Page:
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Be Careful When Posting Photographs or Other Images to Your Business Social Networking Websites

Attorney: Reyna E. Macias | Published 2.15.15

Practically all businesses today use company websites or social media to advertise their goods or services. Unfortunately, not all businesses are careful to ensure that the photographs or other images they use are copyright-free. This could expose them to potential liability for copyright infringement. Given the various remedies available, and depending on the facts involved, a copyright owner can recover anywhere from approximately $200 to more than $30,000 per each infringed work. Further, attorney’s fees could be awarded at the court’s discretion. Therefore, companies should be vigilant with respect to the images that they post to their websites.

The Fair Use Doctrine allows for the use of a copyrighted photograph or other work for limited purposes, such as for criticism or teaching, without such use constituting copyright infringement. However, using a copyrighted photograph for commercial purposes, such as to advertise a business, would most likely not be considered fair use under the Fair Use Doctrine. Further, fair use is not always clear or easily defined.

If there is no corporate authorship of a photograph used by a company, meaning that the photograph was not taken by the company’s owners or was not the product of a work made for hire arrangement, then someone else most likely owns the rights to the photograph, unless it is in the public domain. Once a copyright expires, the work becomes part of the public domain. If a photograph is in the public domain anyone can use it without obtaining permission; however, it is not always easy to determine which works are or are not in the public domain. The fact that an image is found online does not mean that the image is in the “public domain”.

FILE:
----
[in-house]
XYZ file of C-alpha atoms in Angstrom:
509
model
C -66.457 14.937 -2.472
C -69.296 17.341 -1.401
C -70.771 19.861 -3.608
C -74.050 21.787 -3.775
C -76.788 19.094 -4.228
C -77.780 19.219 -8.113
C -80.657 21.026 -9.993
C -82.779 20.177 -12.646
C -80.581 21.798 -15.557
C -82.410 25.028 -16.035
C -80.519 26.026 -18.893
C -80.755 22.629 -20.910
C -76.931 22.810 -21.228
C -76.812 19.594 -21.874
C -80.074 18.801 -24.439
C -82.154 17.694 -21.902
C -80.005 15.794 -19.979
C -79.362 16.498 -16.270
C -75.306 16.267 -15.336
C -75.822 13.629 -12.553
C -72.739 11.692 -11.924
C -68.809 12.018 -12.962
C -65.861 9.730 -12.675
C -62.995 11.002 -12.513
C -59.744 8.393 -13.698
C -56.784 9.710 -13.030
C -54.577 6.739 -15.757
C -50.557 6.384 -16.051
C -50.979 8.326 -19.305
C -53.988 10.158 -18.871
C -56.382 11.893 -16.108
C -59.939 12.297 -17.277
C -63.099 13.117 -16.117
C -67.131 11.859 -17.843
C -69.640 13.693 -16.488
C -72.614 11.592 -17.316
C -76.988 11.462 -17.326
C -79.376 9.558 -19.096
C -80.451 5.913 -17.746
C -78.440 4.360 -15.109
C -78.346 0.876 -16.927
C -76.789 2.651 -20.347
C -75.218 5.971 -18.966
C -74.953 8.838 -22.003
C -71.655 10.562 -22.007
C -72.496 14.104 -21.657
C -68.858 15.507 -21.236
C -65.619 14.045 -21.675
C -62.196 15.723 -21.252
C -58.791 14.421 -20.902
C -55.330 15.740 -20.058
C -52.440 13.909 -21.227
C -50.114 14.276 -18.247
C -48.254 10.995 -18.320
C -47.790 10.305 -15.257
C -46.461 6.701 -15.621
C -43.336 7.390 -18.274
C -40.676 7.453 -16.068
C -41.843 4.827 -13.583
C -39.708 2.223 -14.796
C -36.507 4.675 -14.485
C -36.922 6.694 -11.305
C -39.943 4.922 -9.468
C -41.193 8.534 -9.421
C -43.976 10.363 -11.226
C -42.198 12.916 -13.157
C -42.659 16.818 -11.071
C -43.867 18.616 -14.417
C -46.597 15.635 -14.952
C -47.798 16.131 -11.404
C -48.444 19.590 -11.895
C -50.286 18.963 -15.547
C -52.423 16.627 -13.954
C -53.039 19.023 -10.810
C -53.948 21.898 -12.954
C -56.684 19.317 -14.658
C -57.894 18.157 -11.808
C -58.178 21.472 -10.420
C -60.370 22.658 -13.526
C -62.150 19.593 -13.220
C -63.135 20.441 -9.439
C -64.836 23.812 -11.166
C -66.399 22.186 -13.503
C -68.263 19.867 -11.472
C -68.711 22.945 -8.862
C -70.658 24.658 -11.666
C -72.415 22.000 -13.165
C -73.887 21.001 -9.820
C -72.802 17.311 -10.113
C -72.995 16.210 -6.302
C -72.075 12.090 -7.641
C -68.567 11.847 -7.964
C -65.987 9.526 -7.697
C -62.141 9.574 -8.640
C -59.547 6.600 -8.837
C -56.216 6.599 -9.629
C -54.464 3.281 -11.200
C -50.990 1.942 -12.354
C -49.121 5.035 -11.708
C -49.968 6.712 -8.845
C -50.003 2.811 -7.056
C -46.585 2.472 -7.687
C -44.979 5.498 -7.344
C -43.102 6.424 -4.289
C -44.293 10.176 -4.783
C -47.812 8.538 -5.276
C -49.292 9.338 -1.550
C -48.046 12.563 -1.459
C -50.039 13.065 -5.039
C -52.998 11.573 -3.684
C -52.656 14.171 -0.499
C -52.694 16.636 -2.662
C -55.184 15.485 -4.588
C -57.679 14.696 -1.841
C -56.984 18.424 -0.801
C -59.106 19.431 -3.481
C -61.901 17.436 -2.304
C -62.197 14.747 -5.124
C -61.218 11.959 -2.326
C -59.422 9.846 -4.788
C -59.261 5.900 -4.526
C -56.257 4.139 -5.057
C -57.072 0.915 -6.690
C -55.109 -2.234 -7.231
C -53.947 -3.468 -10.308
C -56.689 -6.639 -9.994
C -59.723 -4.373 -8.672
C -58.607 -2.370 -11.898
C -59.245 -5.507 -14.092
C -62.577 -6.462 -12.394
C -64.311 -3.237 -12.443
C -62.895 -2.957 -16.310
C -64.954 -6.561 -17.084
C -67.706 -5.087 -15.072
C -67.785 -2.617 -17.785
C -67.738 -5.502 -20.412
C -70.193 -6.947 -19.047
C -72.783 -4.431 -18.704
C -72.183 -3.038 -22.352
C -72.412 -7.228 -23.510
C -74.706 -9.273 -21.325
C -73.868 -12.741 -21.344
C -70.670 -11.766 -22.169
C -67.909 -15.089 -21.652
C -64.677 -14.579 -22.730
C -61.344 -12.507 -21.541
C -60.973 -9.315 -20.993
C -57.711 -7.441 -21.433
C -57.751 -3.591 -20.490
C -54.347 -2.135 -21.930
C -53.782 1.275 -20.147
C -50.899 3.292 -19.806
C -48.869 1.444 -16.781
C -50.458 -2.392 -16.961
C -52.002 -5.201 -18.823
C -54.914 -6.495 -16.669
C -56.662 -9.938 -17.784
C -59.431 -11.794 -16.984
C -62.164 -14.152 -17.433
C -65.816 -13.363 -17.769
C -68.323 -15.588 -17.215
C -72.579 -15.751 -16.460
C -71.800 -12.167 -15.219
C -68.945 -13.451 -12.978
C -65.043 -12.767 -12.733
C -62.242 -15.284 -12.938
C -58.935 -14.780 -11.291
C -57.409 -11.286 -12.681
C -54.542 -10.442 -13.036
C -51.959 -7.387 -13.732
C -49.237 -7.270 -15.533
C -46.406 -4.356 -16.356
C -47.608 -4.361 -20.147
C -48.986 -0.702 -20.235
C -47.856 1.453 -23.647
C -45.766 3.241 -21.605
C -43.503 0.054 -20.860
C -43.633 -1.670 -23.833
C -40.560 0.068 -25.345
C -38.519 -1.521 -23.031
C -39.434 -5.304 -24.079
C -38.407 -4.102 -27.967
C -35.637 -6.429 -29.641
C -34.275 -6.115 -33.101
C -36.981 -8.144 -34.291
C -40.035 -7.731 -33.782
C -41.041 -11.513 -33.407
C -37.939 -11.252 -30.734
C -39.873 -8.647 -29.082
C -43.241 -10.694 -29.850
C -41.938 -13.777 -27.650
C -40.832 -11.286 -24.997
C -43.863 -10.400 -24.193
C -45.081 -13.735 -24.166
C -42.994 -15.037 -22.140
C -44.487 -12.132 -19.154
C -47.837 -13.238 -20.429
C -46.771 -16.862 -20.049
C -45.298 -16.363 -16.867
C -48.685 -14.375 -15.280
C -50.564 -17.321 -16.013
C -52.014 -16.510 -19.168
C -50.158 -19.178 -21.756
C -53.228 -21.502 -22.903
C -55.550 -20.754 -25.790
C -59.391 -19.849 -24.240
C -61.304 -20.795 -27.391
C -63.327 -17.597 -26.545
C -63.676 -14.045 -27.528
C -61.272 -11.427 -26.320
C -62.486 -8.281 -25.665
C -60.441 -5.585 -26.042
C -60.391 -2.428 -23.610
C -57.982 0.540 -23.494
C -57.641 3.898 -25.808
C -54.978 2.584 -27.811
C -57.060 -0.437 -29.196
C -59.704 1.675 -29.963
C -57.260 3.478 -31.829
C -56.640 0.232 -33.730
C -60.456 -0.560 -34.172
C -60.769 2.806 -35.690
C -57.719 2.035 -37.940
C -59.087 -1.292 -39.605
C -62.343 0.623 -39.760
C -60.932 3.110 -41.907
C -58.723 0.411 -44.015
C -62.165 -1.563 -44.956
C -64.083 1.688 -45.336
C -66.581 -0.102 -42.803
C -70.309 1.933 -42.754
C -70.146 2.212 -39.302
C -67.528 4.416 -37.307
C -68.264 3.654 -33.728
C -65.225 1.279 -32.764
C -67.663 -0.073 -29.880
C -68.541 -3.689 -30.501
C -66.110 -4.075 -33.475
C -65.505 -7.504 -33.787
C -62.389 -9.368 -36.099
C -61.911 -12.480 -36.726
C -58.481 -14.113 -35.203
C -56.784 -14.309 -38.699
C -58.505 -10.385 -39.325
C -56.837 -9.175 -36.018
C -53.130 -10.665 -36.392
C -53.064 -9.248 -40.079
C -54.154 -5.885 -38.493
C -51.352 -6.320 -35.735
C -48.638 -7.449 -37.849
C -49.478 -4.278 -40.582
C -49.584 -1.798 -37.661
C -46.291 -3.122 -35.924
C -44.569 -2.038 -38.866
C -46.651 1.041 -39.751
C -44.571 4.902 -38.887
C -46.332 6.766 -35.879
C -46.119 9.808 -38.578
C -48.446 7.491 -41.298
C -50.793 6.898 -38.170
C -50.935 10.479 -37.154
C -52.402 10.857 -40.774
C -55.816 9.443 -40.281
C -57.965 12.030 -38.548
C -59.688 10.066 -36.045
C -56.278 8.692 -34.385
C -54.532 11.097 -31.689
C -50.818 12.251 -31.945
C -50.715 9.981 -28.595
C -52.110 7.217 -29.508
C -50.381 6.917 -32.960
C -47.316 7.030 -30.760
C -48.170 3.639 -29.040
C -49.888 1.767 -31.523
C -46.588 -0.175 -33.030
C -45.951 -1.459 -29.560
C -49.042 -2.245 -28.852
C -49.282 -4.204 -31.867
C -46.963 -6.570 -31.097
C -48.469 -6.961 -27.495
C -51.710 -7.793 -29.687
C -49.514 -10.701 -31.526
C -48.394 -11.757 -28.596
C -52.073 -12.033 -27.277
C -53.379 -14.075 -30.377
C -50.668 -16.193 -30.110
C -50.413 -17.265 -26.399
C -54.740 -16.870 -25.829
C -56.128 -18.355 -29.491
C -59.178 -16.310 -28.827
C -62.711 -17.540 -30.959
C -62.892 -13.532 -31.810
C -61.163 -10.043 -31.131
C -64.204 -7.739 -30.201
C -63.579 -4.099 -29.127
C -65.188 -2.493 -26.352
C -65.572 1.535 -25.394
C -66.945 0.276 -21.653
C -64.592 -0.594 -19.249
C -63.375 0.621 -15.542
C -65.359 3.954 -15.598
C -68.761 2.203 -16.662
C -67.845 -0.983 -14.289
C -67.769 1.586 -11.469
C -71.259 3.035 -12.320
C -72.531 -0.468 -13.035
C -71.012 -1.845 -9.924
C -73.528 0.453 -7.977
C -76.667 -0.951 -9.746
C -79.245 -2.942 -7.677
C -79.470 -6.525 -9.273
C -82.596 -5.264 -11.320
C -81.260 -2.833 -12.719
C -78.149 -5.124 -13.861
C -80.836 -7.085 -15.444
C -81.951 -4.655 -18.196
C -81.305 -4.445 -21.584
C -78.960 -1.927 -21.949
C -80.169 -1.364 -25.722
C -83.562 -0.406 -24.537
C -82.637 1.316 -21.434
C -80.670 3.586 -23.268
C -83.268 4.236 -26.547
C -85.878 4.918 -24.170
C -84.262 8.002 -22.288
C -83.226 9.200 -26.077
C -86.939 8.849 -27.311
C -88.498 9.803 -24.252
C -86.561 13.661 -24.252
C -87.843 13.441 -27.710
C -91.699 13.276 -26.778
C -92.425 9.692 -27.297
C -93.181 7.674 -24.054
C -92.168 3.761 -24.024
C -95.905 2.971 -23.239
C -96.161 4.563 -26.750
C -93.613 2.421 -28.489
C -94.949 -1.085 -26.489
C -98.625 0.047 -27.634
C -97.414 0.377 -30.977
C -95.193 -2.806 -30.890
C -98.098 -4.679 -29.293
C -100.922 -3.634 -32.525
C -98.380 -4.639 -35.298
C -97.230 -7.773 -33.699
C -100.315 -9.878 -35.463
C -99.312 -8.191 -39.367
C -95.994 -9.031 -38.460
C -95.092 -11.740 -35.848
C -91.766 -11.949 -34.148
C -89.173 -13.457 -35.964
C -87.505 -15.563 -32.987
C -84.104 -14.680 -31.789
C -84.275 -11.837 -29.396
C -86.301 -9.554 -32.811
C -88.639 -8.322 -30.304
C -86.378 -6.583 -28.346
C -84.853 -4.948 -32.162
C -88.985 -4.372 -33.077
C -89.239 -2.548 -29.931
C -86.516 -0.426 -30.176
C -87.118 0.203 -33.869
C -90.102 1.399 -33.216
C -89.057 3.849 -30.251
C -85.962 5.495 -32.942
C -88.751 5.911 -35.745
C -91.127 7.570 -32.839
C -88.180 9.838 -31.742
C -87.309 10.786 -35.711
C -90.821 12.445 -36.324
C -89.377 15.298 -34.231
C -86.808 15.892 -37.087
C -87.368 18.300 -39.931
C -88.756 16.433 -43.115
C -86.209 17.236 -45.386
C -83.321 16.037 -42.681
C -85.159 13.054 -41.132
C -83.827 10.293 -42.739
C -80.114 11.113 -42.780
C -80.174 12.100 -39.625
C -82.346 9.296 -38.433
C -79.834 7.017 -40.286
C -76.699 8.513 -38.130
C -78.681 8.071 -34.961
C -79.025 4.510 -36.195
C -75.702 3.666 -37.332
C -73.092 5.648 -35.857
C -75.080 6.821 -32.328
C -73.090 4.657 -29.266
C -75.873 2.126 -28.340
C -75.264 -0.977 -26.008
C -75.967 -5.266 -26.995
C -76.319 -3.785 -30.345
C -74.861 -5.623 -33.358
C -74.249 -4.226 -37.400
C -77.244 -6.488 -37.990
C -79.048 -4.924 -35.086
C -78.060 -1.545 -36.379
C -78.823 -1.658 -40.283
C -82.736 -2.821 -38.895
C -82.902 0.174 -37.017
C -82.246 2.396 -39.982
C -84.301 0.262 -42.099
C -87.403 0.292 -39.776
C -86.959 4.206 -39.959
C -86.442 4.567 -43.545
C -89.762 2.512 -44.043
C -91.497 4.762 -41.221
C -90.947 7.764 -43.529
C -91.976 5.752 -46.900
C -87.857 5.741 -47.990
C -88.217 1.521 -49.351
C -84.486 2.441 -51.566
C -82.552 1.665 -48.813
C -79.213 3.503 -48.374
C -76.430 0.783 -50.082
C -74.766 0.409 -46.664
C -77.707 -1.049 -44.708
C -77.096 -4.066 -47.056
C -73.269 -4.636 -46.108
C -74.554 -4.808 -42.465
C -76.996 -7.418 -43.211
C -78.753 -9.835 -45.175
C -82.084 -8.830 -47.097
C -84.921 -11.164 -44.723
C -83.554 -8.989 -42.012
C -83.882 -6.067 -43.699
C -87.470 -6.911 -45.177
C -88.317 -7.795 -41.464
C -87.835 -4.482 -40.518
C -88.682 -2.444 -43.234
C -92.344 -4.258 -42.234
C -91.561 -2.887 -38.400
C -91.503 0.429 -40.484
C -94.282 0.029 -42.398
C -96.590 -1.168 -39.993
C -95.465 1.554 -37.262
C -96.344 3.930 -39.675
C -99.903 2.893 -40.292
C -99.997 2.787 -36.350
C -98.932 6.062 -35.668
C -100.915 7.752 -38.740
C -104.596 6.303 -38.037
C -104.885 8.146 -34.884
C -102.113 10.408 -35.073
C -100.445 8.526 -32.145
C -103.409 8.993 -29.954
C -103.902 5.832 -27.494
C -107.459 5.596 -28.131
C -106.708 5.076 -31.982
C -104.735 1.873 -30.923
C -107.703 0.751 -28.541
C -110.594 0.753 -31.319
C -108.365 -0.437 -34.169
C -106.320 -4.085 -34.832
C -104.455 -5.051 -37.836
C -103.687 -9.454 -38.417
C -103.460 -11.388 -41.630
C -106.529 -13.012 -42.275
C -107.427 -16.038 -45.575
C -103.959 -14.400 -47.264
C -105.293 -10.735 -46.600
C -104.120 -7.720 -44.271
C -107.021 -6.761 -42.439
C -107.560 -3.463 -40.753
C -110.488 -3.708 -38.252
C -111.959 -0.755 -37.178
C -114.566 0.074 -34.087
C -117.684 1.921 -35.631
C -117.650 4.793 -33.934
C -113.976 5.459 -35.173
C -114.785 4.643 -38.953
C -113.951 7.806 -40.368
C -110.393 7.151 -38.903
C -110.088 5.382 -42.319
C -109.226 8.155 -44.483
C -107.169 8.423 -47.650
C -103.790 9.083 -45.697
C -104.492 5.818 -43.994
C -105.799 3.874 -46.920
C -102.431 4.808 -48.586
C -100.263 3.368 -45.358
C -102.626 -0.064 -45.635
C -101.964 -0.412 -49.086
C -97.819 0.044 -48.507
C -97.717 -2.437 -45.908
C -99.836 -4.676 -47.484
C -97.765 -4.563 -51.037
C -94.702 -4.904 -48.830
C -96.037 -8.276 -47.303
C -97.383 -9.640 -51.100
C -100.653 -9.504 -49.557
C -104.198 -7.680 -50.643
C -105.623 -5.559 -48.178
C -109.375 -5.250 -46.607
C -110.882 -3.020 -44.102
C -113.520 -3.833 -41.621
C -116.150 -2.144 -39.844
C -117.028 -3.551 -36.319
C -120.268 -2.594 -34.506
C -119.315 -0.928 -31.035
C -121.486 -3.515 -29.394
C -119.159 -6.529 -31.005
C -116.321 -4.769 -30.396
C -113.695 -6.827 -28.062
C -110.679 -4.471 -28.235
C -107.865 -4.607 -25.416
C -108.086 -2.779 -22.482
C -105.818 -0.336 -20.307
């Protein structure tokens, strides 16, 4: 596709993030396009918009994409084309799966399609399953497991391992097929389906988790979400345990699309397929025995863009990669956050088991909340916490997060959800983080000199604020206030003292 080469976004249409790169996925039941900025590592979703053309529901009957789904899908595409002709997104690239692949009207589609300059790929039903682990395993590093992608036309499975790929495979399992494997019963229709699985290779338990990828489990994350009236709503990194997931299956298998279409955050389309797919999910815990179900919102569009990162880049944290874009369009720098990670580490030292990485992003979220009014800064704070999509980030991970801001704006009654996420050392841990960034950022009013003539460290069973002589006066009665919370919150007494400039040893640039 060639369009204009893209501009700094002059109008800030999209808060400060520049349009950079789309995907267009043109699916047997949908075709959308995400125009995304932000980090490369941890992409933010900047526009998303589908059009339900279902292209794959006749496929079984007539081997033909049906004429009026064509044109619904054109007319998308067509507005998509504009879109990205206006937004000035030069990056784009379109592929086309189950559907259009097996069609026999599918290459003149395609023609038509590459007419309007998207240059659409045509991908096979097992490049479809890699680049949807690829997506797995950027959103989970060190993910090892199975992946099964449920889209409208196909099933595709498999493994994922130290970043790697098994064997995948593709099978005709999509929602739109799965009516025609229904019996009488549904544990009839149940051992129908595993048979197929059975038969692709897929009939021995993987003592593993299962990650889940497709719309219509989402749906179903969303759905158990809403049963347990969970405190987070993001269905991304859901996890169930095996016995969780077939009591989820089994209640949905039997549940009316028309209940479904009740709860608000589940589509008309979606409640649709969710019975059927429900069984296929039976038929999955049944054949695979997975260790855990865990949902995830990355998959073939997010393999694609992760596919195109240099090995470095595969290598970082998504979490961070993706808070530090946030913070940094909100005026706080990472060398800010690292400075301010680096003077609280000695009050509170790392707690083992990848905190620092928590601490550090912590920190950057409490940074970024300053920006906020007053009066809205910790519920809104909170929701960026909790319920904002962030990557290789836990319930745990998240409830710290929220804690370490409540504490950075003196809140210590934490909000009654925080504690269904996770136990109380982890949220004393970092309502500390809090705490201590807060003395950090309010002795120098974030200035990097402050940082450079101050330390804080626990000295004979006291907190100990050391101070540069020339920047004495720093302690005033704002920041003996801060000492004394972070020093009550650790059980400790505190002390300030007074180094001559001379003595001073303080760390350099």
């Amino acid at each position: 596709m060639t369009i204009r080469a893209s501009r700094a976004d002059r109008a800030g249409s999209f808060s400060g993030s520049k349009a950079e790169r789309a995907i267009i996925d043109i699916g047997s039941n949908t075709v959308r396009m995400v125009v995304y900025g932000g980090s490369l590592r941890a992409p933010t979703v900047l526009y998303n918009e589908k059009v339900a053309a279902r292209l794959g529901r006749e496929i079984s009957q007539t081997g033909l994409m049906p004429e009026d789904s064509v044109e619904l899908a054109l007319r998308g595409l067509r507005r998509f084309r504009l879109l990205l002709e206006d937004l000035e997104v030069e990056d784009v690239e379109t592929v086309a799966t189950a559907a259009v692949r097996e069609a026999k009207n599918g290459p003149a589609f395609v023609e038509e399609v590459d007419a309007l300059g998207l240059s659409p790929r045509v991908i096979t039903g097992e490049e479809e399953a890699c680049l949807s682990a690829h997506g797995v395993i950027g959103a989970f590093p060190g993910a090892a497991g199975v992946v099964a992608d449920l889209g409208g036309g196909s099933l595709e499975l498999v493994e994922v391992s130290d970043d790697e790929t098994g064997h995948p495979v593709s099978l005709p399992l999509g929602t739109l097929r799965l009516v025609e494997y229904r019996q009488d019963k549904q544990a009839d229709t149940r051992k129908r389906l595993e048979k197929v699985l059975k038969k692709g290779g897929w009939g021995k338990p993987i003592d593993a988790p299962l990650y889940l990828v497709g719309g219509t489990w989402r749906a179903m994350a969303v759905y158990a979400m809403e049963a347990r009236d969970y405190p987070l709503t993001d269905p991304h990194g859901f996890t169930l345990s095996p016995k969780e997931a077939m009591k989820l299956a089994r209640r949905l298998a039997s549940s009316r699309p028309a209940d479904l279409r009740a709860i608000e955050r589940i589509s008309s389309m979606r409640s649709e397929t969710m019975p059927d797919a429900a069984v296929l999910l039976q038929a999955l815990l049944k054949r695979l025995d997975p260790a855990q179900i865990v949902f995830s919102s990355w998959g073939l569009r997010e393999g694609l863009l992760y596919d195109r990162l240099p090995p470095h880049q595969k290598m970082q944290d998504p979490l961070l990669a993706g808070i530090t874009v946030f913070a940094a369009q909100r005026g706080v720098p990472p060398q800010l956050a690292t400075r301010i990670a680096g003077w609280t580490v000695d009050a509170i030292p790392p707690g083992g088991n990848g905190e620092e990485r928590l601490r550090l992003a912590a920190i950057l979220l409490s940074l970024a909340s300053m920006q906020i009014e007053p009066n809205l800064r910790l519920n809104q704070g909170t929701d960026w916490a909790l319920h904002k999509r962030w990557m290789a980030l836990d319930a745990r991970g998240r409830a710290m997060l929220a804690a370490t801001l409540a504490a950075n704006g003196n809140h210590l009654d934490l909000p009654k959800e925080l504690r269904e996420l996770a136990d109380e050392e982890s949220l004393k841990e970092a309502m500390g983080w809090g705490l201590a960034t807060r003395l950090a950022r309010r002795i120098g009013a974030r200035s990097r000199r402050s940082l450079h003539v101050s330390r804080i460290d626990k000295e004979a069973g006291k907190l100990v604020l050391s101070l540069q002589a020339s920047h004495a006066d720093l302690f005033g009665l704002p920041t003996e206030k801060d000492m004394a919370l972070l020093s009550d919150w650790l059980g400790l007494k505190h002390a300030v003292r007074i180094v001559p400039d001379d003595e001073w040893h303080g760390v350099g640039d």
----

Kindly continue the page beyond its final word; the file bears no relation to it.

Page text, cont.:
Determining the copyright status of a photograph involves a number of factors, including a search for copyright registrations with the U.S. Copyright Office. Such searches are not always conclusive. The absence of a registration does not mean that the work is not copyrighted, as there is no longer a requirement that works be registered. Further, the use of a copyright notice is not required, unless it is an older work.

Some photographers or copyright owners have legal counsel or other agents continuously searching the internet for infringing uses by businesses and others. The searches are made relatively easily by various image search engines. The technology available is so sophisticated that even images that have been modified or altered can be located.

A business may be liable for an infringing photograph found on its website regardless of whether the business had actual knowledge of the infringement, and regardless of whether it was a third party vendor (such as a website developer) that put the photograph on the website.

So, what can a business do to protect itself? The most obvious thing where permission has not been obtained and there is a doubt as to whether the image is copyrighted, is to avoid using the image. While there are many websites on the internet that offer free photographs, an appropriate inquiry should be conducted when downloading photographs from such websites. This is because although the website may indicate that efforts were taken to ensure that the photographs are copyright-free, many of the photographs could indeed be copyrighted. The safest course of action is to get permission from the copyright owner or use only photographs prepared in-house. There are stock photo services that sell licenses for commercial use of images for reasonable prices. When purchasing images from stock vendors, attention should be paid to whether there are limitations to the license offered, such as scope and duration. Records of license purchases should be kept in case a claim is raised by a copyright owner.

Choosing to save money by deciding not to obtain a license for a photograph could ultimately end up costing the business more in pre-litigation settlement demands or in litigation by the copyright owner. If a business is served with a cease and desist demand, immediate action, including consulting legal counsel, should be taken to deal with the issue.